Who can resist the creamy, buttery texture and delicate flavor of a ripe avocado? We're big fans of this popular ingredient, whether it's smashed in classic guacamole, dressed in a bright salad, or added as a crucial garnish to favorites such as tortilla soup or fish tacos. Knowing exactly how to identify a ripe avocado and how to safely prepare it is essential for every cook. Read on for our expert tips on how to buy, ripen, store, and cut avocados.

What You'll Learn

shopping

Buy Hass for most recipes

Small, rough-skinned Hass avocados account for 95 percent of the American market. Their rich flavor and buttery texture are essential for guacamole.

“Skinny” avocados are fine for salads

Large, bright green Florida avocados are sometimes referred to as “skinny” avocados because their fat by weight can be half that of Hass. Their milder, sweeter flavor is fine in salads, but they’re too watery for dips and sauces.

Don’t judge a Hass (only) by its color

While Hass avocados start out green and get progressively more purple-black as they ripen, color alone isn’t an accurate indicator of ripeness.

Use the squeeze test

The most accurate test for ripeness is to place the fruit in the palm of your hand and gently squeeze: It should yield slightly to the pressure.

Double-check with the stem test

Flick off the small stem at the narrow end of the fruit. An easy-to-remove stem with green underneath indicates ripe fruit; if the stem is hard to flick off, the avocado needs to ripen further.

When the fruit is past its prime

Avocados that feel soft like a tomato when gently squeezed and/or don’t fill out their skin are overripe; these specimens will also show brown underneath the stem when you flick it off. Another sign: skin with dents or mold.

Ripening and Storage

Faster (but less even) ripening

Storing avocados in a paper bag at room temperature will speed up ripening by trapping ethylene, the gas that triggers ripening in many fruits and vegetables. But it may also result in uneven ripening, as the ethylene produced by the avocado won’t distribute uniformly throughout the flesh. We didn’t find that placing avocados in a paper bag with other fruits (we tried Golden Delicious apples, which produce a large amount of ethylene) made much difference: These avocados didn’t ripen noticeably faster than those enclosed in a bag on their own. (And if you're curious if you can ripen avocados in a low oven, don't bother.)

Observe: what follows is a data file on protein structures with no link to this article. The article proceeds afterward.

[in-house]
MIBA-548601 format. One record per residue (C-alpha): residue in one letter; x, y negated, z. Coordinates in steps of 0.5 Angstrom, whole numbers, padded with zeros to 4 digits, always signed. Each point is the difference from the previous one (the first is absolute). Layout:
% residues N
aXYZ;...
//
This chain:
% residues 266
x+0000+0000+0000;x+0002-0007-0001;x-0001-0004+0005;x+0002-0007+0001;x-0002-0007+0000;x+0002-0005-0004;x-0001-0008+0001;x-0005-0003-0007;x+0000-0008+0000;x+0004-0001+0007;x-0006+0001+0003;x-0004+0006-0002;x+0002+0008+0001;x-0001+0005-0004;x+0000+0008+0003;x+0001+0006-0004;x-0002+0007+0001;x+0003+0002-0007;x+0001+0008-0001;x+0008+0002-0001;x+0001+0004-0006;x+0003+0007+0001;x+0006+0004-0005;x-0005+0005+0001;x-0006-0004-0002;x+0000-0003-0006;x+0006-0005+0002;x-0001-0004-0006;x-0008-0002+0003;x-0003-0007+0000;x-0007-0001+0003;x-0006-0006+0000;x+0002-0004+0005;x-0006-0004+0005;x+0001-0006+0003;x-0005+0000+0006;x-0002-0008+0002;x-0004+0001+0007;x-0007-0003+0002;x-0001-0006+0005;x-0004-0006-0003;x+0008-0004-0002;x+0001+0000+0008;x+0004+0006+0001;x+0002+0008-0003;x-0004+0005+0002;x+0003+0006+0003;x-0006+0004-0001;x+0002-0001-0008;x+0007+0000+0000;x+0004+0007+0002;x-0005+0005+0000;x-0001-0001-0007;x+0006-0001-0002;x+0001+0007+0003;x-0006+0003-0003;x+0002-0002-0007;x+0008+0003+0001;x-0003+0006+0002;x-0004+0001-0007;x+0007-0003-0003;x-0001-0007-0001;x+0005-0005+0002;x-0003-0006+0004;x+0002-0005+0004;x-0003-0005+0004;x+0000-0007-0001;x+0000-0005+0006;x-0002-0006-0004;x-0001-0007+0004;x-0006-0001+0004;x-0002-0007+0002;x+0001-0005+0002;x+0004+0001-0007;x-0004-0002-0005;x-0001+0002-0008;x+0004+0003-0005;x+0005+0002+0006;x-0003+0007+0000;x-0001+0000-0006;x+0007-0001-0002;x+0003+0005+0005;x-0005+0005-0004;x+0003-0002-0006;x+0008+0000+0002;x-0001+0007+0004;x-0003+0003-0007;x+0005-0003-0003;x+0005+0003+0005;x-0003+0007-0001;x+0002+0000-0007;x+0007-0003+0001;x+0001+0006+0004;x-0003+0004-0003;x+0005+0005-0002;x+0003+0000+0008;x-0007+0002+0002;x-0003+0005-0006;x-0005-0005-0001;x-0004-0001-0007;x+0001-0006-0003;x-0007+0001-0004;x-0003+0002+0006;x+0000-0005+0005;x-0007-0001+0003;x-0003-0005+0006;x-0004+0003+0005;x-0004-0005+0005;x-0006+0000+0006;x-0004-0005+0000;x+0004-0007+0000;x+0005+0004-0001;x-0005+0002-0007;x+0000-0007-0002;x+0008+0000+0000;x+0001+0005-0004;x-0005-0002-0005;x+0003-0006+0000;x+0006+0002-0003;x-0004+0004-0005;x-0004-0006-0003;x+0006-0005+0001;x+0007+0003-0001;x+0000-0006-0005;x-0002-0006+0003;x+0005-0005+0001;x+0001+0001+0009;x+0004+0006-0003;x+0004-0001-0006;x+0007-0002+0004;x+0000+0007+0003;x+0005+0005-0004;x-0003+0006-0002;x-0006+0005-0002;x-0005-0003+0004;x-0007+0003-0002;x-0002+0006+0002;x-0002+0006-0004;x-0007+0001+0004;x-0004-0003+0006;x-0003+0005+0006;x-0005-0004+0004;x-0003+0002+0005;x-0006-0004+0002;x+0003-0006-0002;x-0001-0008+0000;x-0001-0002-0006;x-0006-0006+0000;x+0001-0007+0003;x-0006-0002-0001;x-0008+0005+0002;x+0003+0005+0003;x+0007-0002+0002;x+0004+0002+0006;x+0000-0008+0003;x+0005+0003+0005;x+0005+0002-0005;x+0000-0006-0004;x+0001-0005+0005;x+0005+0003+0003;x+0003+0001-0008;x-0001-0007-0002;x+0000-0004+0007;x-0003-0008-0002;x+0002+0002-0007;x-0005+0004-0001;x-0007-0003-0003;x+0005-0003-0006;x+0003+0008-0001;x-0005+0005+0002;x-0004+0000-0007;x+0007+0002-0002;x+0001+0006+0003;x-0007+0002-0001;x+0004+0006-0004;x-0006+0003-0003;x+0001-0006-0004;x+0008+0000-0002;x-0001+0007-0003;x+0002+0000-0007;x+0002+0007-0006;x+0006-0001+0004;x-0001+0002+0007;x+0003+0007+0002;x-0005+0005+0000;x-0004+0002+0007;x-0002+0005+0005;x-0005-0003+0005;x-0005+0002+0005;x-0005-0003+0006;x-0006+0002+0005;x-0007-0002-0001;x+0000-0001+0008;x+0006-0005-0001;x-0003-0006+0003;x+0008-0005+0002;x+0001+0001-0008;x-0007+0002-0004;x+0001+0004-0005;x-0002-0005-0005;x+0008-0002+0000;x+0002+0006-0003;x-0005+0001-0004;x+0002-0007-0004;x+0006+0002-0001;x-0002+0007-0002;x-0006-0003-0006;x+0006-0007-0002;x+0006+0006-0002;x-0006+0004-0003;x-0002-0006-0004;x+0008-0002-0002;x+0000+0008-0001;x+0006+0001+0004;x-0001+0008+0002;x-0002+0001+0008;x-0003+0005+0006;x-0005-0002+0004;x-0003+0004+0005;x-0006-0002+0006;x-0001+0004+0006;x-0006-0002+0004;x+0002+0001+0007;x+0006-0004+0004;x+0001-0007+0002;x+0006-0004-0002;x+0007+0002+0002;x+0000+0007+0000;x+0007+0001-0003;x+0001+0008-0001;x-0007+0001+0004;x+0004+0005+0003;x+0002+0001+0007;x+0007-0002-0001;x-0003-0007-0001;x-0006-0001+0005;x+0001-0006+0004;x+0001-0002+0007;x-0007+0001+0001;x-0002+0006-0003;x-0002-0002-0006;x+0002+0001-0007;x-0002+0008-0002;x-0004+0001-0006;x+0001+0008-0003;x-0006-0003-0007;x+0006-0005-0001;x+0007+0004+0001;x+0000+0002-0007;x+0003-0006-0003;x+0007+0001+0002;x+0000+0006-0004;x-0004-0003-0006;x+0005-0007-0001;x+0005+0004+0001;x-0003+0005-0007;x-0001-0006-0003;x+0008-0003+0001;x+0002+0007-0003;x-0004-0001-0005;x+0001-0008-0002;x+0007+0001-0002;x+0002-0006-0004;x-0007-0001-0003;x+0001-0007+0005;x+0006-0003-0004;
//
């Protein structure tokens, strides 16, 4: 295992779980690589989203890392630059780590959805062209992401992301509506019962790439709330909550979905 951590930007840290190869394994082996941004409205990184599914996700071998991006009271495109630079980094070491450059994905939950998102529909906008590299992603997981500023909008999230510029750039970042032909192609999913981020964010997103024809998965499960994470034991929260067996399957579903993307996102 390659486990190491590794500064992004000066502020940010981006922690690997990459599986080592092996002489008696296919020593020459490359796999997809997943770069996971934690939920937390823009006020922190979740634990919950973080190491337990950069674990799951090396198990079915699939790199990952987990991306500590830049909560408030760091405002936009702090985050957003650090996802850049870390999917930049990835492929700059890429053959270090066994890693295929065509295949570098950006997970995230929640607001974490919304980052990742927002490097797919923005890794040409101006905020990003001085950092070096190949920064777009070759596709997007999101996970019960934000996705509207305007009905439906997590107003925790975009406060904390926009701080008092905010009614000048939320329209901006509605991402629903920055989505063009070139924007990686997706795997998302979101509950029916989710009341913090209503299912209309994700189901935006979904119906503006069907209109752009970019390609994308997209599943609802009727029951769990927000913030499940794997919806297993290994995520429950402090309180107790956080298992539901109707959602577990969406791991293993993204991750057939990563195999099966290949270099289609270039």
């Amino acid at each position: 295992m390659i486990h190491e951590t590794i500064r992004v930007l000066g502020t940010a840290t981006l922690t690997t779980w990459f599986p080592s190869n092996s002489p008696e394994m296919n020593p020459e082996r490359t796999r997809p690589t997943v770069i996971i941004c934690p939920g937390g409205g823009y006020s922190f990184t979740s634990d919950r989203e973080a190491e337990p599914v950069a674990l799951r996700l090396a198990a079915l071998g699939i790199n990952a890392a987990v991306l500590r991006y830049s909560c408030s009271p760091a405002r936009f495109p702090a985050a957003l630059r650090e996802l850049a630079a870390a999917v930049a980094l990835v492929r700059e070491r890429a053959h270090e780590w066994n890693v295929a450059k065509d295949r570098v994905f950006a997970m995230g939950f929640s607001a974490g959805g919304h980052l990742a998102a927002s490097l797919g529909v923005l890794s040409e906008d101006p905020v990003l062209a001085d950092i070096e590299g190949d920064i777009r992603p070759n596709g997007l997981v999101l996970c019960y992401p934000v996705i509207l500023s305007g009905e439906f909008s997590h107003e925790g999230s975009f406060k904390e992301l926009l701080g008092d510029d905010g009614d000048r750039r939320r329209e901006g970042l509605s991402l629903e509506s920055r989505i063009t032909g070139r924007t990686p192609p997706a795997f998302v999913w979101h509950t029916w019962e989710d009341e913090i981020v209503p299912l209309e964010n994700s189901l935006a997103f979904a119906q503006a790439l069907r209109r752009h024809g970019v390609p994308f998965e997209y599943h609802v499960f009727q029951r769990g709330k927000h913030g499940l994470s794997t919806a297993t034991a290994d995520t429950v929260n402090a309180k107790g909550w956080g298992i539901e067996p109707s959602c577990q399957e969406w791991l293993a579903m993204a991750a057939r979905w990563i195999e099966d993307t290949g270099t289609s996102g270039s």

Slower (but more even) ripening

If you have time, allow your avocados to ripen in the refrigerator. Though it will take longer, the chilling slows down the production of ethylene gas and, therefore, the ripening process, giving the gas time to distribute evenly throughout the fruit. Store avocados near the front of the refrigerator, on the middle to bottom shelves, where the temperature is more moderate.

Always refrigerate ripe avocados

Unless you plan to eat them immediately, keep ripe avocados refrigerated, which can extend their shelf life by days. In most cases, we do not recommend freezing avocados.

Preventing browning in cut avocados

Avocado flesh turns brown when cut. Oiling the flesh and placing the avocado cut side down on a plate or wrapping it tightly in plastic wrap (refrigerated in either case) can lessen browning. But these two methods work best.

Store in lemon water

We found that storing the avocado cut side down in water that had been acidified with a few squeezes of lemon juice kept it green for two days (although it also turned the flesh a little tart and soft).

Vacuum-seal

Vacuum sealing preserved the color for a week (it works for guacamole, too).

How to Prep an Avocado in 3 Steps: Pit, Crosshatch, Scoop

Because the buttery flesh of ripe avocados bruises easily, cutting neat, even pieces requires delicate handling.

1. Strike pit with chef’s knife. Twist blade to remove pit. Use wooden spoon to knock pit off blade.

2. Secure avocado half with dish towel and use paring knife to make ½-inch crosshatch slices into flesh without cutting into skin.

3. Insert spoon between skin and flesh to separate them. Gently scoop out avocado cubes.